Rates as of 05:00 GMT
JPY weakness continued to be a focus of the market as USD/JPY hit the highest it’s been since March 25th last year – almost exactly a year ago. This is despite better-than-expected data out of Japan: the February unemployment rate stayed at 2.9% (vs. 3.0% expected) and retail sales rose +3.1% mom (vs +0.8% expected). This confirms the uselessness of Japanese economic indicators as a way of predicting where USD/JPY will head, or maybe just confirms their function as a “reverse indicator.” But in this case even that didn’t work – the TOPIX was down 0.83%, so the better-than-expected data failed to trigger a “risk-on” sentiment in the stock market (perhaps because of the problems of Nomura? See below).
One culprit for the recent rise in USD/JPY seems to be higher inflation expectations in the US. Ten-year inflation expectations have reached their highest level since March 2013.
Inflation expectations are up substantially even from a week ago. Perhaps the market is already discounting the economic impact of the Biden Administration’s planned $3tn infrastructure spending plan, to be announced tomorrow. The Washington Post reported that it would focus on repairing physical infrastructure, reviving domestic manufacturing, investing in R&D, and supporting clean energy. Other measures, such as childcare and healthcare, will be unveiled next month. The Post said that the plan could have “as much as $4 trillion in new spending and more than $3 trillion in tax increases” on companies and wealthy Americans.
While the details aren’t even out yet, Standard & Poor’s predicted that the plan would create 2.3mn jobs by 2024, inject $5.7tn into the economy (10 times what was lost during the recession), and raise per-capita income by $2,400
The point is that investors expect US bond yields to at least keep pace with inflation expectations. In fact, they are rising by more than inflation expectations, resulting in a rise in real yields.
By contrast, inflation expectations have risen only a tiny bit in Japan, nothing near as much as in the US. And with 10-year Japanese government bond yields restrained by the Bank of Japan’s Yield Curve Control program, even if inflation were to move up, it would only mean lower real yields in Japan, making Japanese bonds even less attractive and foreign bonds more attractive.
Just to repeat the graph I showed yesterday about the yield pick-up available to Japanese investors in foreign markets.
The counterpart of the weaker yen seems to be a stronger NZD and AUD as investors discount stronger global growth. There are significant international spillovers from faster domestic US growth, particularly if it’s fuelled by infrastructure investment, which requires all sorts of industrial materials. For example, the OECD estimated that President Biden’s first economic support package, the $1.9tn package, would boost global growth this year. “This will not only boost the US economy, but it will fuel global growth through increased demand in the US and from the US to the rest of the world,” OECD Chief Economist Laurence Boone said at a presentation in Paris in early March. One can expect the same or more for this larger package.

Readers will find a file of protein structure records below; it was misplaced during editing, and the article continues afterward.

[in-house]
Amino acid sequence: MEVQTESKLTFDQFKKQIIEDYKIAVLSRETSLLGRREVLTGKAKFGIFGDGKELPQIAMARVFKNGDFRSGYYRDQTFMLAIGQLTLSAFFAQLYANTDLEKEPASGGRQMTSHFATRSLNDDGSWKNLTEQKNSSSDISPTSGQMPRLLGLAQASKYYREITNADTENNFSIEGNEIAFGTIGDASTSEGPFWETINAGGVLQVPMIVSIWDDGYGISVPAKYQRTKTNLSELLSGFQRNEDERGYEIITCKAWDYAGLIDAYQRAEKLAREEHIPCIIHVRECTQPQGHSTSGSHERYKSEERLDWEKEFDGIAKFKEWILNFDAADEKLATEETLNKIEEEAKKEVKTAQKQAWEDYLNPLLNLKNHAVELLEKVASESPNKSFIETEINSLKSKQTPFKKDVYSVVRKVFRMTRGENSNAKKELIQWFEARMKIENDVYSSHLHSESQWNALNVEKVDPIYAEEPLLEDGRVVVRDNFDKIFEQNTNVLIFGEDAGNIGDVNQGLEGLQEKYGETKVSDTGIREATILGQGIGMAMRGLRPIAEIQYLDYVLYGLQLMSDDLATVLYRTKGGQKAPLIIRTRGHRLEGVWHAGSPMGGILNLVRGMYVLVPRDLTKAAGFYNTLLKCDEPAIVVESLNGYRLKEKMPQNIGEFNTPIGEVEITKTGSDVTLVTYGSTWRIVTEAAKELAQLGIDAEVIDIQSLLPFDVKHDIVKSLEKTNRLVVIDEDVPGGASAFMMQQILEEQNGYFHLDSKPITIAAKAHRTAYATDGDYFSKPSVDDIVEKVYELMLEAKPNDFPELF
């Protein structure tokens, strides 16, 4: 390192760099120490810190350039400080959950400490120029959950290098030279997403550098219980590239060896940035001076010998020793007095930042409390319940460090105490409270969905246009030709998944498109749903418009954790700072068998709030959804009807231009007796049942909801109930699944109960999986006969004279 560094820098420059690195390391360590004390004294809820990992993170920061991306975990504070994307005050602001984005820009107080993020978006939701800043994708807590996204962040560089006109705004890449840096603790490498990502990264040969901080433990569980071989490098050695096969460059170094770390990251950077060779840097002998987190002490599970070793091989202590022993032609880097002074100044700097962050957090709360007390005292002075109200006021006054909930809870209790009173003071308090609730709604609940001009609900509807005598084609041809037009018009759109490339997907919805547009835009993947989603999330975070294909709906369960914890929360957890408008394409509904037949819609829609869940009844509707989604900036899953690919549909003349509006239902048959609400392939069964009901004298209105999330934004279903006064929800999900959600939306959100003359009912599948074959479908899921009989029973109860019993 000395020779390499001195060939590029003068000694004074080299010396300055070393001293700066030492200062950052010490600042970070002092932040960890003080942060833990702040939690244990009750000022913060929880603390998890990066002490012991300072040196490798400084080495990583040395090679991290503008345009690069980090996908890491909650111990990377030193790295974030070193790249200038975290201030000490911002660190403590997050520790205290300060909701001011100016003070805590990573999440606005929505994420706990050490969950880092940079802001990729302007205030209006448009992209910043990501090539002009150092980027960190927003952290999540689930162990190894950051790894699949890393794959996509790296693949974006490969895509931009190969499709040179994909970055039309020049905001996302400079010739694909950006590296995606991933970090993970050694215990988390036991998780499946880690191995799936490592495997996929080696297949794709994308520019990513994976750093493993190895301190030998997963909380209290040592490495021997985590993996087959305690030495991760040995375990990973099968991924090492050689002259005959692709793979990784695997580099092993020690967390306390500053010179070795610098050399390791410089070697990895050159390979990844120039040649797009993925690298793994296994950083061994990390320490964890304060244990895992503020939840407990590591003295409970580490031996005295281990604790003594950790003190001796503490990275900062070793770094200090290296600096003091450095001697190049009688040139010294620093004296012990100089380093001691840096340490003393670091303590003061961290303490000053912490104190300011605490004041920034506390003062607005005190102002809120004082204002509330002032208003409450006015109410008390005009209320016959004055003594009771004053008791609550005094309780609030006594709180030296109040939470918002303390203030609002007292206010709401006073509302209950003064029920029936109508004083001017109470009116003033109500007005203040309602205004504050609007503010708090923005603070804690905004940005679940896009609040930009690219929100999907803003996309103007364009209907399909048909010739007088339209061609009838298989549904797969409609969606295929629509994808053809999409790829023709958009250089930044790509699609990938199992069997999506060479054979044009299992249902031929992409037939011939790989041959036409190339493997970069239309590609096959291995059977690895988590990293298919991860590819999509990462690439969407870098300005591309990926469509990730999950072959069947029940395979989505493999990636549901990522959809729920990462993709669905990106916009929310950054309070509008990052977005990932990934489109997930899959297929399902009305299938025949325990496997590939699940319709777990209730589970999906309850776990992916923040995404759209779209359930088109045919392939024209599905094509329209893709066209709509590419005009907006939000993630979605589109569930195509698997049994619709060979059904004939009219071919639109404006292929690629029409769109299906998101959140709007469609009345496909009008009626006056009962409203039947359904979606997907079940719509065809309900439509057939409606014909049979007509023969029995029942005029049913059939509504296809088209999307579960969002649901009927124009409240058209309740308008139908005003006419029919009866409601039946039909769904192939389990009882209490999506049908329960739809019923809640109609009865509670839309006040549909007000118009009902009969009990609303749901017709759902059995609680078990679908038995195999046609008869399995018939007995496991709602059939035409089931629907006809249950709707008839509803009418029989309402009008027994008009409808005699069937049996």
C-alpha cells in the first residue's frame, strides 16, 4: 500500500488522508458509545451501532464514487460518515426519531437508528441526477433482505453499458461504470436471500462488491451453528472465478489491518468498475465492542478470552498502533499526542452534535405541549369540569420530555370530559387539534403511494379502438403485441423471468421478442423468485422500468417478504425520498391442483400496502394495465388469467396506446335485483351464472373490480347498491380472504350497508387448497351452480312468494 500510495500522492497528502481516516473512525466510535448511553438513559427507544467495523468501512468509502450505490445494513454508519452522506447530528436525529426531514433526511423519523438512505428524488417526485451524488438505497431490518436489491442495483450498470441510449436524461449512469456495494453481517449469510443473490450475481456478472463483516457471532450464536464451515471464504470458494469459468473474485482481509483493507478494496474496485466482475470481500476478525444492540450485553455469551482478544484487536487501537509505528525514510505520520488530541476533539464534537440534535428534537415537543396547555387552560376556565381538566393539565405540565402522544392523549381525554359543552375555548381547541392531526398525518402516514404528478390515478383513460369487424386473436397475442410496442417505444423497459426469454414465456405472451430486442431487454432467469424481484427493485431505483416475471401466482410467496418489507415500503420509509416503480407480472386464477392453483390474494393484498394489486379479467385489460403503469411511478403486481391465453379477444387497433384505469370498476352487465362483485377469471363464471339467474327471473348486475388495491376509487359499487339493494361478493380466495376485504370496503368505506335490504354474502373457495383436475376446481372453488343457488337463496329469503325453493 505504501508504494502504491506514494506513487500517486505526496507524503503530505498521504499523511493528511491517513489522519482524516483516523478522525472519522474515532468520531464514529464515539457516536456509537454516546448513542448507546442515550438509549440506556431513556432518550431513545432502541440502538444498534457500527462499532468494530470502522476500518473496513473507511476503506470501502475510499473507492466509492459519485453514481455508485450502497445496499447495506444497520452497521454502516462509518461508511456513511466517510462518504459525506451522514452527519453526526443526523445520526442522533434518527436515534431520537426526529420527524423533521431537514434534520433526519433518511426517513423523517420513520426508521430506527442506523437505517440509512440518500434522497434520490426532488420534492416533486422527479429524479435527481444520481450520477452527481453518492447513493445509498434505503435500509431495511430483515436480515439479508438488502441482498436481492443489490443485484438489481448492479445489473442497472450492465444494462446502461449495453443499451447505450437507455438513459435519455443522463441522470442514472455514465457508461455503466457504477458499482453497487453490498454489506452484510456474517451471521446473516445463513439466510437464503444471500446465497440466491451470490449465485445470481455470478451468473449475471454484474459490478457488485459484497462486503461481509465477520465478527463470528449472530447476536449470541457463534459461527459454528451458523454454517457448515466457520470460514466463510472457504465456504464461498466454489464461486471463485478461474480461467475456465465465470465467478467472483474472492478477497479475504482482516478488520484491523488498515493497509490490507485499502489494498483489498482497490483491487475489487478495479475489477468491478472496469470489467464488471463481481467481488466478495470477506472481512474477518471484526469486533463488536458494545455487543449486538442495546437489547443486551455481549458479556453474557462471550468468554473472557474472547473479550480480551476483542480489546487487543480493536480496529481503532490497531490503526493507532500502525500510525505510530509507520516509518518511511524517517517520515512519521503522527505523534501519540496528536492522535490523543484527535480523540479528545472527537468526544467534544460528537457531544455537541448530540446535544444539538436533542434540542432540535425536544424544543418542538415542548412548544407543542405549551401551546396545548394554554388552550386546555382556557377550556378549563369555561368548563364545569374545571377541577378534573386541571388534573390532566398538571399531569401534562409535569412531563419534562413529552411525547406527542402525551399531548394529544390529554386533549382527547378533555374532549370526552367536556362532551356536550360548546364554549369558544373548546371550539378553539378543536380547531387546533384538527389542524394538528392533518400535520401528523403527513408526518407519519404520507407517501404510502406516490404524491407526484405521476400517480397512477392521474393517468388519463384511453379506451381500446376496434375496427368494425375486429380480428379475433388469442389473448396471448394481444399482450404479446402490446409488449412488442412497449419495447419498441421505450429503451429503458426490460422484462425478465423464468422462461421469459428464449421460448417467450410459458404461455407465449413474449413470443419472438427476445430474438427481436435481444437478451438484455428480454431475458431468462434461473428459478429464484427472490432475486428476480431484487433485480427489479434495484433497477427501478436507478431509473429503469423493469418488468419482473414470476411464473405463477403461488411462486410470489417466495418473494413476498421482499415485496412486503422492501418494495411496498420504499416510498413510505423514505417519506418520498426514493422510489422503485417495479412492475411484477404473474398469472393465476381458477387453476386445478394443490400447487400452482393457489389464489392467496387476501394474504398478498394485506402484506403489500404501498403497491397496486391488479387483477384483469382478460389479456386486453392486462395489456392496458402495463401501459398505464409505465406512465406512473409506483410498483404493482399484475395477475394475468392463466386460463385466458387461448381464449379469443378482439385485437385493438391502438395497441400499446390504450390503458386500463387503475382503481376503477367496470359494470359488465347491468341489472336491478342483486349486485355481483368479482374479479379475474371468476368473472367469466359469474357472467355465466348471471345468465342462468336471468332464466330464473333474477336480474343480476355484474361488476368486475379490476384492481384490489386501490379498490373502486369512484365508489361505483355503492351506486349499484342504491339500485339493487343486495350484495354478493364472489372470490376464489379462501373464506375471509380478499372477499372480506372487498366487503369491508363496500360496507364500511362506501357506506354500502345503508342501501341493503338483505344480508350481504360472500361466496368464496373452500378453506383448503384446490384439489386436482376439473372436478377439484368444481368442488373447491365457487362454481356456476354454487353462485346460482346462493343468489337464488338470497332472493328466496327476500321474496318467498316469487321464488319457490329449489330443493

In case you’re interested, this is what the OECD said about the global impact of the Biden Administration’s first package. Note that this second package is expected to be much bigger and probably more resource-intensive, hence have a bigger impact on the commodity countries.
Illustrative simulations on the NiGEM macroeconomic model suggest that the proposed measures could raise US output by around 3-4 per cent on average in the first full year of the package (from 2021Q2 to 2022Q1), broadly equivalent to the spare capacity currently estimated to exist in the US economy. This helps to stimulate demand in other economies, with output rising by between ½-1 percentage point in Canada and Mexico, and between ¼-½ percentage point in the euro area and China. In the near-term, US employment is also boosted, rising by between 2¼-3 million at the end of 2021, but inflation also rises, by around ¾ percentage points per annum on average in the first two years of the shock. Strong US import growth widens the US current account deficit by around ¾ per cent of GDP on average in the first four quarters of the shock. (emphasis added)
While NZD and AUD were the best-performing currencies overnight, the OECD’s analysis of the previous package suggests that CAD is likely to be a major winner as well, thanks to the close trade ties with the US. Also note that oil prices rose yesterday, supporting CAD as well. OPEC meets on Thursday and is expected to hold output steady.